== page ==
IN RE: ALPER RESTAURANT INC., Also Known as Swiss Hutte, et al., Appellants, v. TOWN OF COPAKE ZONING BOARD OF APPEALS et al., Respondents, et al., Respondent.
Appeal from a judgment of the Supreme Court (Platkin, J.), entered October 20, 2015 in Albany County, which dismissed petitioners' application, in a proceeding pursuant to CPLR article 78, to review a determination of respondent Town of Copake Zoning Board of Appeals granting a request by respondent Rock Solid Development, LLC for a special use permit.
Respondent Rock Solid Development, LLC applied to respondent Town of Copake Zoning Board of Appeals (hereinafter the ZBA) for a special use permit in connection with the proposed construction of a resort hotel on a parcel of land owned by respondent Catamount Development Corporation and located in the Town of Copake, Columbia County.1 During the review of that application, a vacancy occurred on the five-member panel of the ZBA. In September 2014, the four remaining members voted 2–2 on the issue of whether to grant the application for a special use permit and, because there was no majority vote, the ZBA was considered not to have acted. In November 2014, after a new member was appointed to fill the vacancy, the ZBA granted Rock Solid's application in a 3–2 vote. Petitioners, who own and operate an inn and restaurant on property adjacent to the proposed resort hotel, commenced this CPLR article 78 proceeding contending, among other things, that the September 2014 tie vote constituted a default denial of Rock Solid's application. Following joinder of issue, Supreme Court, in a thorough and well-reasoned decision, dismissed the petition. This appeal ensued.
We can find no reason to disturb Supreme Court's determination that the September 2014 tie vote constituted non-action on the application, thus permitting the ZBA to vote on the application for a second time in November 2014. Supreme Court accurately set forth the 2002 legislative amendments to Town Law § 267–a, aptly observed the impact of those amendments in relation to Matter of Tall Trees Constr. Corp. v. Zoning Bd. of Appeals of Town of Huntington (97 N.Y.2d 86  ) and correctly determined that a tie vote of a zoning board of appeals only results in a default denial when, among other things, it is exercising its appellate jurisdiction (see Town Law § 267–a [b]; L 2002, ch 662, § 7; Terry Rice, Practice Commentaries, McKinney's Cons Laws of NY, Book 61, Town Law § 267–a at 31–33). Inasmuch as it is undisputed that the ZBA was exercising its original jurisdiction here (see Code of the Town of Copake § 232–28[C] ), we agree with Supreme Court that the September 2014 tie vote did not result in a default denial. Petitioners' additional argument that the ZBA's bylaws, rather than the Town Law, control here is patently without merit.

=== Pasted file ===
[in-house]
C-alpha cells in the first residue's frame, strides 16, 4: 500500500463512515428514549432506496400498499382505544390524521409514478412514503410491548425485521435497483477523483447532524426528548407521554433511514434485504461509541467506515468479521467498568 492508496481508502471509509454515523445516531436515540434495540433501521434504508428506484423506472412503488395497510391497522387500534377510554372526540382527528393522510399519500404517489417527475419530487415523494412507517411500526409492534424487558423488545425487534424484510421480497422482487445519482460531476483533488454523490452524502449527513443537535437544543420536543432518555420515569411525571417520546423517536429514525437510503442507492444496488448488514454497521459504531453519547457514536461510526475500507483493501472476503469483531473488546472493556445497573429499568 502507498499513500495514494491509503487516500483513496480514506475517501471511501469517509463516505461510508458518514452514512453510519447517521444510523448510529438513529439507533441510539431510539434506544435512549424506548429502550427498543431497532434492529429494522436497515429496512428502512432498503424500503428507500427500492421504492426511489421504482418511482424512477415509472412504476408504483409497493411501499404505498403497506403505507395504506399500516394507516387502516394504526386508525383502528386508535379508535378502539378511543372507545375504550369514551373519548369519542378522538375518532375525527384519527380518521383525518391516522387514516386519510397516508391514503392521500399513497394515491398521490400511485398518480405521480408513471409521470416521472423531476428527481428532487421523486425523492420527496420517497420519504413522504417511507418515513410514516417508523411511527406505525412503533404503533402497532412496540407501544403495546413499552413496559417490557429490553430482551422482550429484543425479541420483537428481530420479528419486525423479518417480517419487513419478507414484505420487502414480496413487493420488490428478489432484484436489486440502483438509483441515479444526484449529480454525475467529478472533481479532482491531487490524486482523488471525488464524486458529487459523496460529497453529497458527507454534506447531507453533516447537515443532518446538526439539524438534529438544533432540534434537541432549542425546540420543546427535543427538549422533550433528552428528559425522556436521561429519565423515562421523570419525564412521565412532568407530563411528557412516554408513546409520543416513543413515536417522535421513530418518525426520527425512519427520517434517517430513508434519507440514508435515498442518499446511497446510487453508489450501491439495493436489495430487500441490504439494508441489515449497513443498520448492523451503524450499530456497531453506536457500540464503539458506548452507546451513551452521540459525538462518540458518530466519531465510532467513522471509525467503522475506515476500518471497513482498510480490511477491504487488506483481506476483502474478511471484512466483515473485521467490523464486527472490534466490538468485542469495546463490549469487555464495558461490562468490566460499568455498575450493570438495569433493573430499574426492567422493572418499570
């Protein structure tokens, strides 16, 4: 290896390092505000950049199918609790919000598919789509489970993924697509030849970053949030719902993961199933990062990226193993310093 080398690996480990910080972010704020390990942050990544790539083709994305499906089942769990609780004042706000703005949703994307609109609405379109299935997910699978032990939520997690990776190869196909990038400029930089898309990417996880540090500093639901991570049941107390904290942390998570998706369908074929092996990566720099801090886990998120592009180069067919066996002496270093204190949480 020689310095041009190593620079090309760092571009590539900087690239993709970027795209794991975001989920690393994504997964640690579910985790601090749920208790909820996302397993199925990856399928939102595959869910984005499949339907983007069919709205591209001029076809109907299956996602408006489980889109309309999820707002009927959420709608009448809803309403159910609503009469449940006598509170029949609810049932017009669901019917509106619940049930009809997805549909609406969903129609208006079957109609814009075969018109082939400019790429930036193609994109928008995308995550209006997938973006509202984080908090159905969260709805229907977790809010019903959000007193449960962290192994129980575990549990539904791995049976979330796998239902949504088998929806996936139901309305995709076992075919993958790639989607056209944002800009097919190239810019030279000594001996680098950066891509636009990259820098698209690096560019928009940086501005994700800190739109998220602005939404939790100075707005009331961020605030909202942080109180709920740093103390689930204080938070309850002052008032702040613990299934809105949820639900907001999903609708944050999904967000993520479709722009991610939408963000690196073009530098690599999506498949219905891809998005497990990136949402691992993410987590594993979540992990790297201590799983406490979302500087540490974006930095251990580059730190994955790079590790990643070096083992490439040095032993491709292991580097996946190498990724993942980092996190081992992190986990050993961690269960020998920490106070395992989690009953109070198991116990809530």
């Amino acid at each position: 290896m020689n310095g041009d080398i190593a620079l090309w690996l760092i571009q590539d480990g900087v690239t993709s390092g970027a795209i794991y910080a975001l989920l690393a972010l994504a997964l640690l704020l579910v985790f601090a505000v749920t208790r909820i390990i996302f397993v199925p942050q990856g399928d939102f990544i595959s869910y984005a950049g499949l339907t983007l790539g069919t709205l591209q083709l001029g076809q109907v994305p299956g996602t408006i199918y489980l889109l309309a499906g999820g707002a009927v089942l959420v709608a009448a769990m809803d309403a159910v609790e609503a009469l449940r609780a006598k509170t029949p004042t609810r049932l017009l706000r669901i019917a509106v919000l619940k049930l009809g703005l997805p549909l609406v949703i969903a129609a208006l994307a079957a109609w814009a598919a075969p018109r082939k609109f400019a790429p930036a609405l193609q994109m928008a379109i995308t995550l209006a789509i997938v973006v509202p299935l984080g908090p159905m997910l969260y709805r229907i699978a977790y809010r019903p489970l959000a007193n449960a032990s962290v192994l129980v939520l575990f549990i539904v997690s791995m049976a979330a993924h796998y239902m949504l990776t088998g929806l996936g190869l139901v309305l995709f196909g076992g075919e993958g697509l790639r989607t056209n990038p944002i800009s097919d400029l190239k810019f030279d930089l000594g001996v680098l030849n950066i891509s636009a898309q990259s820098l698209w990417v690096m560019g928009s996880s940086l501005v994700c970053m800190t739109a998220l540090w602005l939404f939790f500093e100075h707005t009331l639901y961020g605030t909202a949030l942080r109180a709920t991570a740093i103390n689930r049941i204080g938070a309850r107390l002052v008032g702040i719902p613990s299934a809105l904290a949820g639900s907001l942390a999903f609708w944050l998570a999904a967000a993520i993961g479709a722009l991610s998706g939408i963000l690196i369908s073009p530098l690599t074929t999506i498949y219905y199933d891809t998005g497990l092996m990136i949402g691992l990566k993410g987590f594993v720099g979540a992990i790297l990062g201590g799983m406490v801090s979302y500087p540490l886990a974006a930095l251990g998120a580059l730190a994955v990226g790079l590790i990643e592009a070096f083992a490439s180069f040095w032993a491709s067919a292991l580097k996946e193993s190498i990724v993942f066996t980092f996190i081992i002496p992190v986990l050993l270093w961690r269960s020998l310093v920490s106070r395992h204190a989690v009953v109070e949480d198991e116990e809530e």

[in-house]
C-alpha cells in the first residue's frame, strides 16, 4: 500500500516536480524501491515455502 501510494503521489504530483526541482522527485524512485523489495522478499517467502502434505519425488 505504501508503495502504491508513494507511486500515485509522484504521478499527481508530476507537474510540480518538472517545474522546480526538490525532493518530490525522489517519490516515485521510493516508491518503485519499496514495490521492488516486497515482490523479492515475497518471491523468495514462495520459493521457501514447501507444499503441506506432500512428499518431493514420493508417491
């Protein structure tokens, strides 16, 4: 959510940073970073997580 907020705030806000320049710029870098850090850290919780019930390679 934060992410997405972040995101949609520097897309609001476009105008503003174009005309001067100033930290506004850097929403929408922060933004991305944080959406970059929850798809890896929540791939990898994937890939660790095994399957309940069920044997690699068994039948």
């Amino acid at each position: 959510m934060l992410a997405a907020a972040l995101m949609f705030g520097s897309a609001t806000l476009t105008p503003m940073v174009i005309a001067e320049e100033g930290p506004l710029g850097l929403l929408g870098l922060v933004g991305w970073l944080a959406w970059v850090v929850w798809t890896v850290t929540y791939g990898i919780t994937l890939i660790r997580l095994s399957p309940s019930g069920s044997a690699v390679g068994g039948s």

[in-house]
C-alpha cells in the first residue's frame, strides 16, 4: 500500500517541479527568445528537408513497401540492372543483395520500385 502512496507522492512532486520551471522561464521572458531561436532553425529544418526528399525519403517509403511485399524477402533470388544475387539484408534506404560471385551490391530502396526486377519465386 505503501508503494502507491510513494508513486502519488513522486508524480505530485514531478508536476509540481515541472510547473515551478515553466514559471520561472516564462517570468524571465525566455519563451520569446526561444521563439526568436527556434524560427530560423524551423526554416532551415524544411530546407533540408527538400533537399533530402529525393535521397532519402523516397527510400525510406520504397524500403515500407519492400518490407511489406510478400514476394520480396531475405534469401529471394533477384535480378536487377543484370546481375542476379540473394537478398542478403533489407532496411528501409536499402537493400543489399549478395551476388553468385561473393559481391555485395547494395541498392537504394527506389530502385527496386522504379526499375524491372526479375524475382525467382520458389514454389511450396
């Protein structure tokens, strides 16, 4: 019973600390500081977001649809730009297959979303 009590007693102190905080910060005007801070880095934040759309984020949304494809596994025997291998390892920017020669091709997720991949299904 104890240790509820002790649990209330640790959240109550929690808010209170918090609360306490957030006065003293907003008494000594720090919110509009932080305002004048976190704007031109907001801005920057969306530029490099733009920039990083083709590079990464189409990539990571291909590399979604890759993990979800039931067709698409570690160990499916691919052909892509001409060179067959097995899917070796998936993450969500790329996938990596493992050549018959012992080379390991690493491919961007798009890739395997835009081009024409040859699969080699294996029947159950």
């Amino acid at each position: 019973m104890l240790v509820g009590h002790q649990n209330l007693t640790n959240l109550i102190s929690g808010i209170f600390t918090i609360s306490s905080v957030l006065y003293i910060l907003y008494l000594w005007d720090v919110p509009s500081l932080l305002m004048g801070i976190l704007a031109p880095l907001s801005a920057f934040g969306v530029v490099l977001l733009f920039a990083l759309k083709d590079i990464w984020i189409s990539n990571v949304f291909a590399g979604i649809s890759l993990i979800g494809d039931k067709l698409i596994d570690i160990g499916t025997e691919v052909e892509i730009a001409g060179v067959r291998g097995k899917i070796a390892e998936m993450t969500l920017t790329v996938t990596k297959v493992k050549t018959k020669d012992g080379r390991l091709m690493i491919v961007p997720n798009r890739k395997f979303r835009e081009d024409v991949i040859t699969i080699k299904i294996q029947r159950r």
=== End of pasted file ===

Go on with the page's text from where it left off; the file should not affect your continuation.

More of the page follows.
Nor can we agree that Supreme Court erred in finding that the newly appointed ZBA member was adequately informed about the application when he rendered his vote (see Matter of Perryman v. Village of Saranac Lake, 64 AD3d 830, 835–836  ), and that the ZBA's interpretation of Code of the Town of Copake § 232–28(G) was rational (see generally Matter of Sullivan v. Board of Zoning Appeals of City of Albany, 144 AD3d 1480, 1482 , lv denied ––– NY3d –––– [Mar. 23, 2017] ). We have reviewed petitioners' remaining contentions and find them to be without merit.
ORDERED that the judgment is affirmed, without costs.
McCARTHY, J.P., GARRY, MULVEY and AARONS, JJ., concur.
1. Rock Solid and Catamount also filed applications for site plan and subdivision approval, which were granted by the Town of Copake Planning Board, and the Planning Board issued a negative declaration of significance under the State Environmental Quality Review Act (see ECL art 8). Petitioners commenced a separate CPLR article 78 proceeding to challenge the Planning Board's determinations (Matter of Alper Restaurant Inc. v. Town of Copake Planning Bd., ––– AD3d –––– [decided herewith] ).